June 15, 2020
Kenyon has announced plans to resume in-person instruction for fall semester. Read more here.
Elena Zarabozo '12 works as a research assistant in the Health Policy Center of the Urban Institute, a Washington, D.C.-based think tank that conducts economic and social policy research in a variety of areas. She works with senior researchers at all stages of the process, helping primarily with data collection and analysis. Since starting in June, Zarabozo has been working on projects looking at the impact of the economic recession on children's household stability, the causes of absenteeism in the District of Columbia public schools, and ways to integrate care for those who are eligible for both Medicare and Medicaid.
Kenyon's participation in the Selective Liberal Arts Consortium—a group of 13 liberal arts colleges that organize regional recruiting days with prospective employers throughout the country—helped me get my foot in the door by narrowing the field of applicants I was competing with. Scott Layson and Allison Suflita in the Career Development Office worked with me on my résumé and interview skills, and were very encouraging throughout the whole process.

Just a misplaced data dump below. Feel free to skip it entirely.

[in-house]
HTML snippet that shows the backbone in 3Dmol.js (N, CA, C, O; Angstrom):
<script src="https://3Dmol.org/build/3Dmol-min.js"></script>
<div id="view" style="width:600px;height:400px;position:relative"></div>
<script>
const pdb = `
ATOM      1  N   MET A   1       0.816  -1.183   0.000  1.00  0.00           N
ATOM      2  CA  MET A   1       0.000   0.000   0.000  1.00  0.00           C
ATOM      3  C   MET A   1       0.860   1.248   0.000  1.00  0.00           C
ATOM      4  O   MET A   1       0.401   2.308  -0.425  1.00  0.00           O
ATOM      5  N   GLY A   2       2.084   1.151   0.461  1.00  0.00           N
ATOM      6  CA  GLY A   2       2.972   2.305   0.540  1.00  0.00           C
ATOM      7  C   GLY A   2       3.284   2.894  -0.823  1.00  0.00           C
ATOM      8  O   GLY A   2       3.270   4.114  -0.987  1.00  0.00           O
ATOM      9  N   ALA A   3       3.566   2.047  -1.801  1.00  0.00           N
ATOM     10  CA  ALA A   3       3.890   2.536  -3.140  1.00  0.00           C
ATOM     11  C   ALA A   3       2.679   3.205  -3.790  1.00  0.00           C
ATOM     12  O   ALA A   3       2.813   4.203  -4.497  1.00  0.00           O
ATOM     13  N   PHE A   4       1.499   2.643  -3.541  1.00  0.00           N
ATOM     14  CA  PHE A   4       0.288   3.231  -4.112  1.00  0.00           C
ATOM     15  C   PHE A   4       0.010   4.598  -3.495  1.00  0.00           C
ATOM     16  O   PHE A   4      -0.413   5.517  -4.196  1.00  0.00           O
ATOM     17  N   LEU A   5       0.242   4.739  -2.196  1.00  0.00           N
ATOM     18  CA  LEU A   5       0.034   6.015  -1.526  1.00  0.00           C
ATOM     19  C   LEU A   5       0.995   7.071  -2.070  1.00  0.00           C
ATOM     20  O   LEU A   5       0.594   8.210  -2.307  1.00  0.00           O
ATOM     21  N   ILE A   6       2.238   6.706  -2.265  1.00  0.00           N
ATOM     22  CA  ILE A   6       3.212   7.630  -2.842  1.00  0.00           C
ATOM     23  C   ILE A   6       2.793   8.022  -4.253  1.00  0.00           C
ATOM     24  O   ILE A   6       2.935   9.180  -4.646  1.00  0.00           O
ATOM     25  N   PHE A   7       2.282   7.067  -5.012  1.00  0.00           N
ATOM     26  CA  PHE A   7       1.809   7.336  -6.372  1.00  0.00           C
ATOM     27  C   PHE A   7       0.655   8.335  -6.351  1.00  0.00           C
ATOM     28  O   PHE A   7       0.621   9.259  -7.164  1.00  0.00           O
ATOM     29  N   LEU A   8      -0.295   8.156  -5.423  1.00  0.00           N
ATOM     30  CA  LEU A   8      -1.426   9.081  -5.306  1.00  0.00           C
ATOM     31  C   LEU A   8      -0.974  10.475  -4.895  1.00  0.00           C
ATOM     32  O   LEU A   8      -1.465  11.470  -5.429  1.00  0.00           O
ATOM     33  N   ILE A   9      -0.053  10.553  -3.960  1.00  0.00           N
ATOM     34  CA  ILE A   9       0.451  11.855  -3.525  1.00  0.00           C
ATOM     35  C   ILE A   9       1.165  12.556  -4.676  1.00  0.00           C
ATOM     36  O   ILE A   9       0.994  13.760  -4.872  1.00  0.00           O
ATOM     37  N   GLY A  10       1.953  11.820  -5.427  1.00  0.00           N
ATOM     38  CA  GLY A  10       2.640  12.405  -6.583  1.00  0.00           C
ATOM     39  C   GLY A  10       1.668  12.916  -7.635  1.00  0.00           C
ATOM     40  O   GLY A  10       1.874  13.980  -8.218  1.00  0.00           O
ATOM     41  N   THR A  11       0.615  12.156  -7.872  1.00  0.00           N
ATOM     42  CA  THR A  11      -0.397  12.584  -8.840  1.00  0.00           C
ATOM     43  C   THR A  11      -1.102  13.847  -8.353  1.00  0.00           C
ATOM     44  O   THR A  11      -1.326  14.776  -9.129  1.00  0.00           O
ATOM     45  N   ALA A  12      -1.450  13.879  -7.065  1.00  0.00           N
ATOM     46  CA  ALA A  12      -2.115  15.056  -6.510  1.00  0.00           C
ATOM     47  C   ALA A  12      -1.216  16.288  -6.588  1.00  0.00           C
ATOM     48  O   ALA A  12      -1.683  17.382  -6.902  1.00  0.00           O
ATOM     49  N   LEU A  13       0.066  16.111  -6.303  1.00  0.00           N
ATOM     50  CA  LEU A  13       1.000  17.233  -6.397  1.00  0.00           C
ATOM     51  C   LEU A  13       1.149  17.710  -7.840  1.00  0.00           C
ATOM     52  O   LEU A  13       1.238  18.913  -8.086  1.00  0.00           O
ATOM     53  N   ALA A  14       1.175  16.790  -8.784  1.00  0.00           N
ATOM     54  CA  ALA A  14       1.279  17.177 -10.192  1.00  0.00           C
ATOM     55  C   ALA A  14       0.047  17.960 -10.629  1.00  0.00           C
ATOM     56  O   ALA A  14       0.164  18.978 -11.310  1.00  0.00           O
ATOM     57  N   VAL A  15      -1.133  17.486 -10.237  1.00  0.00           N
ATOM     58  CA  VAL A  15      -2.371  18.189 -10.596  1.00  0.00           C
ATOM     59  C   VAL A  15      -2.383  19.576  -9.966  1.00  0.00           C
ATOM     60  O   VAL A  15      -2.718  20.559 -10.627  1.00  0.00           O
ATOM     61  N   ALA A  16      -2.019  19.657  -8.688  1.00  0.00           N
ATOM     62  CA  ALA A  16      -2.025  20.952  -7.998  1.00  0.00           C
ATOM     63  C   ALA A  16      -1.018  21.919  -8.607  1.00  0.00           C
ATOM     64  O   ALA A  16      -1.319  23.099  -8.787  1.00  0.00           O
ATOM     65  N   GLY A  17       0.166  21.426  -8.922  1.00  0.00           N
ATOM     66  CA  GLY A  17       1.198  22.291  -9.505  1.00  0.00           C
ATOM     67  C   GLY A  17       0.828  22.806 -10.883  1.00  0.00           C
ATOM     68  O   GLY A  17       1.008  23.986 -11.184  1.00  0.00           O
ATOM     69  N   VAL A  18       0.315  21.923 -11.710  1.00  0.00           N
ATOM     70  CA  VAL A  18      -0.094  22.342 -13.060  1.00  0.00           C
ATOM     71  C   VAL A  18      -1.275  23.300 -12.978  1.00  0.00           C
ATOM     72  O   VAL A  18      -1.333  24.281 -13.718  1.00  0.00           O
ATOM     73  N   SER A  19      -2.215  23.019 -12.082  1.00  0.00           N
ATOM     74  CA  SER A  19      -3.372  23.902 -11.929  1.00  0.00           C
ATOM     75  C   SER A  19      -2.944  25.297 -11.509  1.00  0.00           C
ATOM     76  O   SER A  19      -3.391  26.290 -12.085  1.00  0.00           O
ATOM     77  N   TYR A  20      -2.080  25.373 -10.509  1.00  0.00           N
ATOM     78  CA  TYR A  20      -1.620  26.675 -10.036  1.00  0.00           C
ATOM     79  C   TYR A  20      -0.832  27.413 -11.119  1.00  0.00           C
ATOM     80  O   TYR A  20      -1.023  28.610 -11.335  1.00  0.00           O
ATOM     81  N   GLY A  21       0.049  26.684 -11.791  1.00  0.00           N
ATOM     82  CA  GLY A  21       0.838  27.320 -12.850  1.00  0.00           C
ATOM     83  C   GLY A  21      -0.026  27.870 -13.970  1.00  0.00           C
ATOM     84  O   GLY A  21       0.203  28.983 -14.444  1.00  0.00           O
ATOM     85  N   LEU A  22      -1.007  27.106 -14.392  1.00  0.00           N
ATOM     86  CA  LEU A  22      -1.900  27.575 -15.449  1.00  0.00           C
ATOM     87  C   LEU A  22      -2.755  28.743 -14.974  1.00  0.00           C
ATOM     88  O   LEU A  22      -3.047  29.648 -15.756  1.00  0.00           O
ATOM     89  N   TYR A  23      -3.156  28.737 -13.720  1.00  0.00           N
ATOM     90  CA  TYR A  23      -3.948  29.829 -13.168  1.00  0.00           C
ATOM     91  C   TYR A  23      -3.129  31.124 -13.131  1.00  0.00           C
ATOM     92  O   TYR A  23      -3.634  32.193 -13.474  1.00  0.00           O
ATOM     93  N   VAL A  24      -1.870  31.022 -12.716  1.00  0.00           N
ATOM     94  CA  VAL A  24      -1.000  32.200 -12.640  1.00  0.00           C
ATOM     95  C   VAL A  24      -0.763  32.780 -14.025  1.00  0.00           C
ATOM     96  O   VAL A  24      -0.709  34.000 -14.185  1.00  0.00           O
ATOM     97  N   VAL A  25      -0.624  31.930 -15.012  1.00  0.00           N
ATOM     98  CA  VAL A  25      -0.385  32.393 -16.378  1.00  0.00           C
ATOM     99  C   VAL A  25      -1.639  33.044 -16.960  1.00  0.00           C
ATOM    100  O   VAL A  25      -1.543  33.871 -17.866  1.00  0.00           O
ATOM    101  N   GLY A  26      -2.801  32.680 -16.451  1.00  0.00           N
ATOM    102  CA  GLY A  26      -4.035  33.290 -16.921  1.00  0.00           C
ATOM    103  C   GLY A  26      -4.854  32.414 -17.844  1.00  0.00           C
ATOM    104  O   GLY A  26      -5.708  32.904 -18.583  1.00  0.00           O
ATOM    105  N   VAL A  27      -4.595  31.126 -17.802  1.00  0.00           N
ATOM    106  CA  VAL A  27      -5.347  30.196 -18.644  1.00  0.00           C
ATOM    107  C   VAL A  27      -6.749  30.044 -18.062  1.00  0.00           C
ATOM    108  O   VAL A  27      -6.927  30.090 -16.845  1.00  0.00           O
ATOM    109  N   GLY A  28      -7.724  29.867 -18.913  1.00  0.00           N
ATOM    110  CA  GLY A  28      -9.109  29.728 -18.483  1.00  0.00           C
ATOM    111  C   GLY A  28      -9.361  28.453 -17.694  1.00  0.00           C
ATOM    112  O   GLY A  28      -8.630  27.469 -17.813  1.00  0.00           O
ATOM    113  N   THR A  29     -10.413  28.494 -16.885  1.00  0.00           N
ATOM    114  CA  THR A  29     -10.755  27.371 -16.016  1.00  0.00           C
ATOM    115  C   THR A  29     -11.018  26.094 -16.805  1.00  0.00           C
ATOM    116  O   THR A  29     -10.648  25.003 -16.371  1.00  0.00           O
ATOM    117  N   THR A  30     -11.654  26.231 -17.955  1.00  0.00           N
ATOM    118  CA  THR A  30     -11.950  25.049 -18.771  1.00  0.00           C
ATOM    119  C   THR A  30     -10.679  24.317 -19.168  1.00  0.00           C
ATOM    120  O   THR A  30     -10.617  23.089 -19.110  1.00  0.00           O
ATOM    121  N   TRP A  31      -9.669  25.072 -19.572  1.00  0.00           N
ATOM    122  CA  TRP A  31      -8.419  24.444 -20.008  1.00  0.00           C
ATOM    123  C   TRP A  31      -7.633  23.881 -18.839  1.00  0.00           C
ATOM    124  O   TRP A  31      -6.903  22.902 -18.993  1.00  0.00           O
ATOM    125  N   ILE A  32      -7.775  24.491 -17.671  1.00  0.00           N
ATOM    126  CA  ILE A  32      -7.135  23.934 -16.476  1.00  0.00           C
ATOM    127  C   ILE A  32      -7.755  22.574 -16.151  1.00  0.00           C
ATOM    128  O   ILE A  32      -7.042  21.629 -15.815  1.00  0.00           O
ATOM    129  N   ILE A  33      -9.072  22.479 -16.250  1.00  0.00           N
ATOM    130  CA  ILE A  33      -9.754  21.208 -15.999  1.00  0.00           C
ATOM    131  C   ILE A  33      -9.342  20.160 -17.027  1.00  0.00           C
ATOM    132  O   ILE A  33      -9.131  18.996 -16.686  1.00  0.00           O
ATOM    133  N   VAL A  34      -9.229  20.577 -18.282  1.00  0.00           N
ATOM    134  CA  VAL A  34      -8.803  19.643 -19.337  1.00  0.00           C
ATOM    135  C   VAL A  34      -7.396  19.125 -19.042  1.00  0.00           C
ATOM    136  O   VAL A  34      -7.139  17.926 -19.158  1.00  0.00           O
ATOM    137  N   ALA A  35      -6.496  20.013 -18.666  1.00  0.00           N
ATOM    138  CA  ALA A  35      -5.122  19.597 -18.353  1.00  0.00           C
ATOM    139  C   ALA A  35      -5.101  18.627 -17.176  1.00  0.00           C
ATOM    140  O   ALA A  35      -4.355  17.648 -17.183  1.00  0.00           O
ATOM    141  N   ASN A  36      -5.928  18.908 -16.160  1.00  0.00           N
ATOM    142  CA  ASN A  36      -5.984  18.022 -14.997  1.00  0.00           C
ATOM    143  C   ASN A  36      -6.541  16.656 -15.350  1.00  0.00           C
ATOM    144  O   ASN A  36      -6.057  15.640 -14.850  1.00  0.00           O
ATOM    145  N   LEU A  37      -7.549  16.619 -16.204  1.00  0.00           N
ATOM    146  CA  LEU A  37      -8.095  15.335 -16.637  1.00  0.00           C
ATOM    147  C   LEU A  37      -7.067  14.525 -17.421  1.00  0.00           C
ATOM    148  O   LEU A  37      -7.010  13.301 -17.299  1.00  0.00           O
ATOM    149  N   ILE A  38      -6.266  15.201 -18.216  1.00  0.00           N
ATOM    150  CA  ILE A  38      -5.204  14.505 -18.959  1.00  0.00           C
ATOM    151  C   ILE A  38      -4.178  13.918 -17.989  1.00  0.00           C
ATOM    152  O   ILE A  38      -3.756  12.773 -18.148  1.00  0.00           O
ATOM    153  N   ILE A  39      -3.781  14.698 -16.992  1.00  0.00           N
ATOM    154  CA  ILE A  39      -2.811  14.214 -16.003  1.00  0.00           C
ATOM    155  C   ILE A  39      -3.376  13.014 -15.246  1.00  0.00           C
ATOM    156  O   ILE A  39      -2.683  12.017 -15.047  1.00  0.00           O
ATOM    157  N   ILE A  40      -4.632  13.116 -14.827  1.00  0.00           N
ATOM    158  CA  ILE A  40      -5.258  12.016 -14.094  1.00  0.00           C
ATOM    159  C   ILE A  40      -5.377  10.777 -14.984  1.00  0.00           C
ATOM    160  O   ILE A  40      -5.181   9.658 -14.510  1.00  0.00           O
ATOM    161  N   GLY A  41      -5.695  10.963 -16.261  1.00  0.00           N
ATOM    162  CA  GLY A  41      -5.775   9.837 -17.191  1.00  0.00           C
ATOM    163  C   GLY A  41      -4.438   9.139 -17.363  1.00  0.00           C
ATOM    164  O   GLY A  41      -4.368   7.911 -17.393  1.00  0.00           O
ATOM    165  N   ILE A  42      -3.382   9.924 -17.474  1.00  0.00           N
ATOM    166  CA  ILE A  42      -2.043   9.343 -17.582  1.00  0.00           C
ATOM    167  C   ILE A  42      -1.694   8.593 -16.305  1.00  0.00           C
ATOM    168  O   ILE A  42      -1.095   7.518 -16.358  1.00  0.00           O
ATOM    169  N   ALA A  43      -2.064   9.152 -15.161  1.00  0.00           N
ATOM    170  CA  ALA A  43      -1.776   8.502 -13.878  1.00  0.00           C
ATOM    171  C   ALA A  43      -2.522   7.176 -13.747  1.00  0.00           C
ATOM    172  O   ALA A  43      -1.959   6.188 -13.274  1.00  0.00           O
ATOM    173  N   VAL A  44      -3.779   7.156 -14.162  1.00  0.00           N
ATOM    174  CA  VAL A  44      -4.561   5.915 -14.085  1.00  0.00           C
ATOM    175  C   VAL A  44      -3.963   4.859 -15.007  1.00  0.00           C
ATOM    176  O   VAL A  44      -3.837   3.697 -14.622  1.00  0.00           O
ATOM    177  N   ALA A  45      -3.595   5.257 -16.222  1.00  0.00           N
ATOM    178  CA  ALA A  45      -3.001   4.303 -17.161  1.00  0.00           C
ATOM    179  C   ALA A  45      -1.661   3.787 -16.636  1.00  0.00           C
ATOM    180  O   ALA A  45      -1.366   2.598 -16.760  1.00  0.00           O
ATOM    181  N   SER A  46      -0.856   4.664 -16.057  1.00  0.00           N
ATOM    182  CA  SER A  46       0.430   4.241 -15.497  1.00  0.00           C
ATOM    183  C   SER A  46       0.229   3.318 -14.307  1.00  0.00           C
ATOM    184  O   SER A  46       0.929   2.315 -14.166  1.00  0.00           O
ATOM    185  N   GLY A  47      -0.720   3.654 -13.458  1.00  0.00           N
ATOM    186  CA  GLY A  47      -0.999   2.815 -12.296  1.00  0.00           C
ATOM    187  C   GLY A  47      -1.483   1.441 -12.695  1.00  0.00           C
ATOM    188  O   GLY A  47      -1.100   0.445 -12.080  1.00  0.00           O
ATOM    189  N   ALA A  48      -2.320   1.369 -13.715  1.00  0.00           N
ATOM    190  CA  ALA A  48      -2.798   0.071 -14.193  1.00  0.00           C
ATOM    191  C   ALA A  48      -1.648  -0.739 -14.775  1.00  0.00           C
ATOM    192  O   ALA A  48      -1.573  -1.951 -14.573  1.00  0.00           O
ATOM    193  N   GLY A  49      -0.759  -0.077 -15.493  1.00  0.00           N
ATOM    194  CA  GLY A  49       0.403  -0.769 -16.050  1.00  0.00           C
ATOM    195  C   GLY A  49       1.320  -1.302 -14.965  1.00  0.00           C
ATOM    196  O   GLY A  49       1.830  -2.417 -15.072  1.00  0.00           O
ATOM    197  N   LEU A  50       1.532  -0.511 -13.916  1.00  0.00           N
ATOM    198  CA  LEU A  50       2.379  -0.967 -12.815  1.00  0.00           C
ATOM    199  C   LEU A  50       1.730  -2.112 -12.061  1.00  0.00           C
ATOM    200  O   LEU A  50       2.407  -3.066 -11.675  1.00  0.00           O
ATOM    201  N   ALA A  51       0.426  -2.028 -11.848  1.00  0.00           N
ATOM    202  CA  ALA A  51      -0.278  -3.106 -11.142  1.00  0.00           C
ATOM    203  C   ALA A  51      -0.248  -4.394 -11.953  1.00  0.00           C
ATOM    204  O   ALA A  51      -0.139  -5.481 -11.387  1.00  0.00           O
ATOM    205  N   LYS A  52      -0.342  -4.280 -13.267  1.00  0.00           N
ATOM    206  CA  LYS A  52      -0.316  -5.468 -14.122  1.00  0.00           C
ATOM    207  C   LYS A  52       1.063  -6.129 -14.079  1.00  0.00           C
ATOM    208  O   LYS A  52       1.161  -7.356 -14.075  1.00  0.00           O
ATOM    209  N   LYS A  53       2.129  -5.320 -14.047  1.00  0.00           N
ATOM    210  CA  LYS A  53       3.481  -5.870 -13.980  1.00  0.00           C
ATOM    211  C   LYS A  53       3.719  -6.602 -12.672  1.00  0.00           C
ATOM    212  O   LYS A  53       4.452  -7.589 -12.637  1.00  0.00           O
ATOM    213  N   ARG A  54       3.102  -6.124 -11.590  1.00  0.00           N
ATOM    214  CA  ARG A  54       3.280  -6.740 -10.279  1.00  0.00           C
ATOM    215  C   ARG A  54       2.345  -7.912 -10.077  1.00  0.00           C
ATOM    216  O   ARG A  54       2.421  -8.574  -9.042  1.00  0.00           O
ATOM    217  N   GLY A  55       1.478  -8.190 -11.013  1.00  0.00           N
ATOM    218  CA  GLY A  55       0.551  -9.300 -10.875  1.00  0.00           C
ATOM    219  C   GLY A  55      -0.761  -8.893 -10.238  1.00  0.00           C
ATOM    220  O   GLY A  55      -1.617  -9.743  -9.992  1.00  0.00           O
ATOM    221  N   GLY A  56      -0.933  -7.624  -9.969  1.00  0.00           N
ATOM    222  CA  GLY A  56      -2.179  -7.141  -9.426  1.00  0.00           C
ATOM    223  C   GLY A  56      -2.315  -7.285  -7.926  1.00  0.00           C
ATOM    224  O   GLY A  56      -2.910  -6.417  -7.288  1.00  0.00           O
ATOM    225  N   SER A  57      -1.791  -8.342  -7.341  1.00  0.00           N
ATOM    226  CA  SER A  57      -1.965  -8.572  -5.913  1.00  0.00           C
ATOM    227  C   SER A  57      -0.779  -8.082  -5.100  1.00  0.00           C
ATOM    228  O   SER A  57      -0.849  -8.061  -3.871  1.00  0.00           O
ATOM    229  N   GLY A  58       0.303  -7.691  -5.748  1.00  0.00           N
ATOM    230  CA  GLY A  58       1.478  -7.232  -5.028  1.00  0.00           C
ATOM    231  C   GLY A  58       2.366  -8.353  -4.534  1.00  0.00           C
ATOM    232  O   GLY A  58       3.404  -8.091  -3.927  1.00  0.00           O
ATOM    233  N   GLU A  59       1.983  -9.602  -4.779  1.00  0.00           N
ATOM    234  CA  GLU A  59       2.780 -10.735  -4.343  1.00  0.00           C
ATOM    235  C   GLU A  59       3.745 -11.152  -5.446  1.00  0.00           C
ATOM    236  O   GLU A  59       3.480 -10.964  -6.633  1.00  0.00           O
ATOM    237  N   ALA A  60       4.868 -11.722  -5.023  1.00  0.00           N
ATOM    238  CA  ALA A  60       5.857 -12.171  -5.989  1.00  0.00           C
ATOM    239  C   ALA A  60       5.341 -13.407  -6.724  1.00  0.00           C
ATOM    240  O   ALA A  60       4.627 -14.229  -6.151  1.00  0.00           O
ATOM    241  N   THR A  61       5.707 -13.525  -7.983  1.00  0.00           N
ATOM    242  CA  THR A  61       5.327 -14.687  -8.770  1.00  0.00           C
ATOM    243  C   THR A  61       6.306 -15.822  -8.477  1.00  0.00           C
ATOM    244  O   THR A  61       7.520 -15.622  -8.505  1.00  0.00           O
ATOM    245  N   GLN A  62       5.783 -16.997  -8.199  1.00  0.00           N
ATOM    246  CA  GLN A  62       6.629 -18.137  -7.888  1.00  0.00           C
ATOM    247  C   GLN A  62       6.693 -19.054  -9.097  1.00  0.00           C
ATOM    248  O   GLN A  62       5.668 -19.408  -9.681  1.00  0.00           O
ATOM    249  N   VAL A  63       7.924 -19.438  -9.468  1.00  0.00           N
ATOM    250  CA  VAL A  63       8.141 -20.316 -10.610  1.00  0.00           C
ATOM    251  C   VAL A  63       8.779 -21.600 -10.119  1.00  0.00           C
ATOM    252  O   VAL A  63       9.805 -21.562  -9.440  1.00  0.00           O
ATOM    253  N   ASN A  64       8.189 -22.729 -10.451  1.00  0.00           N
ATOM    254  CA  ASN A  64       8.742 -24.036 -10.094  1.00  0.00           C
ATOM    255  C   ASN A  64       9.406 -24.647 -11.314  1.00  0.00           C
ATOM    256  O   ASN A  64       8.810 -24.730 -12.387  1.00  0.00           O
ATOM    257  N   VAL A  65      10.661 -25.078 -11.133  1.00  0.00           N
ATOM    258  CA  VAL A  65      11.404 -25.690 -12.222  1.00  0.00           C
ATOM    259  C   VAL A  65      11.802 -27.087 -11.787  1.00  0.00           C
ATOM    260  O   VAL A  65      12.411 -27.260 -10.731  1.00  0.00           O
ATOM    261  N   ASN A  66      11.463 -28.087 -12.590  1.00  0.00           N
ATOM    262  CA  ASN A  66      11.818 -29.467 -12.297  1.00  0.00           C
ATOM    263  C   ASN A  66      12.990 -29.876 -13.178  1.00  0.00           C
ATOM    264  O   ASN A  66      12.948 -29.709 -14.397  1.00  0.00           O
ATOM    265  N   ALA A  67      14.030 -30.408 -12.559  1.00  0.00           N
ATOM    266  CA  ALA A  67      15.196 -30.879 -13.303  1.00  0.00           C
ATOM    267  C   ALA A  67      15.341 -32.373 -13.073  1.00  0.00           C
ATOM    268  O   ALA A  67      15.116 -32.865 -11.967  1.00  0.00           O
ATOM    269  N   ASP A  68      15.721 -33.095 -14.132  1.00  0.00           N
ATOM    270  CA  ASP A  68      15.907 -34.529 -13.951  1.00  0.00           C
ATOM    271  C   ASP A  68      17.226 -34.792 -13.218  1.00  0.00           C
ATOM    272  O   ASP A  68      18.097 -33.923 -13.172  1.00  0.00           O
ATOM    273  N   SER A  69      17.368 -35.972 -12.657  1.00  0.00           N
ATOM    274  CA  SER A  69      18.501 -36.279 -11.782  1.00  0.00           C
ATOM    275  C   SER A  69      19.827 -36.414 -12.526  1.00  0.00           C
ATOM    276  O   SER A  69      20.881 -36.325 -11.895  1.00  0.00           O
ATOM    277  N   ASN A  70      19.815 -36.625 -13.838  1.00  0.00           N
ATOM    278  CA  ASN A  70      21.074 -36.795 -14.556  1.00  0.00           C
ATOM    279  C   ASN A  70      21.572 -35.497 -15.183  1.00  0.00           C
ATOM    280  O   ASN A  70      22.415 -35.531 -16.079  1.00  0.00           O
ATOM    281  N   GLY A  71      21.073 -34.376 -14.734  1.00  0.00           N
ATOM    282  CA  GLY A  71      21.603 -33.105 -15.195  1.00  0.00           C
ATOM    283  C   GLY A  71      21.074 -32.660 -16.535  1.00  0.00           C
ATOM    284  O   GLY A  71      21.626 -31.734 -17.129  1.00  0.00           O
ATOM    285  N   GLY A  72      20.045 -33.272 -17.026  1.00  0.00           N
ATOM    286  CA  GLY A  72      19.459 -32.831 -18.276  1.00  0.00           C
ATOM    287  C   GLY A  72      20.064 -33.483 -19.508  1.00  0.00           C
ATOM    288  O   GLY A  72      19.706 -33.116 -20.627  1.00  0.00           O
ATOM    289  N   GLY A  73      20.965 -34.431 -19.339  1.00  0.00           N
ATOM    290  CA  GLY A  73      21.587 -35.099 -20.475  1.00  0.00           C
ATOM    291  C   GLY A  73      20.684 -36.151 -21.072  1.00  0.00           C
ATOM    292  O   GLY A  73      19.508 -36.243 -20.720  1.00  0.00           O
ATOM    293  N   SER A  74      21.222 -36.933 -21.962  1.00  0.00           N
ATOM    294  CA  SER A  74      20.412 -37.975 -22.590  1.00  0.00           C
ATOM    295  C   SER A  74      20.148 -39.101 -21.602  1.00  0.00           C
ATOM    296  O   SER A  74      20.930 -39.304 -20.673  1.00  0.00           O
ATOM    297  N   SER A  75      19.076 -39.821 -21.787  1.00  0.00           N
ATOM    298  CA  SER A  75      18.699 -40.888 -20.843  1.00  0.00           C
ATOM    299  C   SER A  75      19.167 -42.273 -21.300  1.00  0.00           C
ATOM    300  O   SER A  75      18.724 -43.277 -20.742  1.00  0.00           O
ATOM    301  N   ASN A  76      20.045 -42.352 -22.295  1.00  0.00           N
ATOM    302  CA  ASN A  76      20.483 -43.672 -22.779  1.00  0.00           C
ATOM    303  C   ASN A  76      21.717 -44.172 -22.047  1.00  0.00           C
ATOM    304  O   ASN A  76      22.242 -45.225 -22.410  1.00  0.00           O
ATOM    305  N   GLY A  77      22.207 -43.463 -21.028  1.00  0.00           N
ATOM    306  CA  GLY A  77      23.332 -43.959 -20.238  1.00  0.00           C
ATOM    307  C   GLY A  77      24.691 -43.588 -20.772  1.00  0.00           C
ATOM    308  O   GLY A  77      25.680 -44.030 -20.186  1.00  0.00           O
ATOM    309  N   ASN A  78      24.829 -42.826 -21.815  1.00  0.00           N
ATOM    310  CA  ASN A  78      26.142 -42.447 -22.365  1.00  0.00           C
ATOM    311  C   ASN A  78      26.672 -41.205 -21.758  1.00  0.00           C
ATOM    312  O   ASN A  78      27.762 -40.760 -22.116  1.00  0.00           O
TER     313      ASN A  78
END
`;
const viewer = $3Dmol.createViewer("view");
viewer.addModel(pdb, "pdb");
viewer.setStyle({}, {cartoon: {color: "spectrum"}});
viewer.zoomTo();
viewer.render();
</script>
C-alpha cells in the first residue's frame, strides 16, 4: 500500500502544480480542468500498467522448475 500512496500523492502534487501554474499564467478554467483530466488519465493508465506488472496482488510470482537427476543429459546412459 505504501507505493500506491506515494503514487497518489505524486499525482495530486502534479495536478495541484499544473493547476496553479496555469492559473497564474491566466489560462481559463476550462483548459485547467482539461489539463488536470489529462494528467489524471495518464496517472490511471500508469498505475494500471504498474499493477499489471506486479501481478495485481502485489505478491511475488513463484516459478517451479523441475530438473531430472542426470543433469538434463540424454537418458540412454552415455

I can't speak highly enough about my professors and the honors economics program. The two-year program, combined with my "Introduction to Econometrics" course with Professor William Melik, gave me the research and data analysis background to get this job and my work in those classes is very similar to the work I am doing now, which gave me a leg up in interviews. Because we had two professors and about 10 students, I was able to work closely over the two years with Professors Kathy Krynski, David Harrington, and Jay Corrigan, which proved to be an invaluable experience. I don't think it's any coincidence that I got my job offer right after the Urban Institute received references from my professors.
My college counselor in high school told me that he had seen very different sorts of people all go to Kenyon and be happy there, which really says something about the group of people you find at Kenyon. When I visited, I could tell there was something about the college that separated it from many of the New England liberal arts colleges I was looking at. I just had a good feeling about it.
I volunteer with a job preparation and placement organization that helps unemployed individuals in the D.C. area find and succeed in entry-level jobs. I just joined a soccer team and I play trivia every week (a hobby I picked up at Kenyon).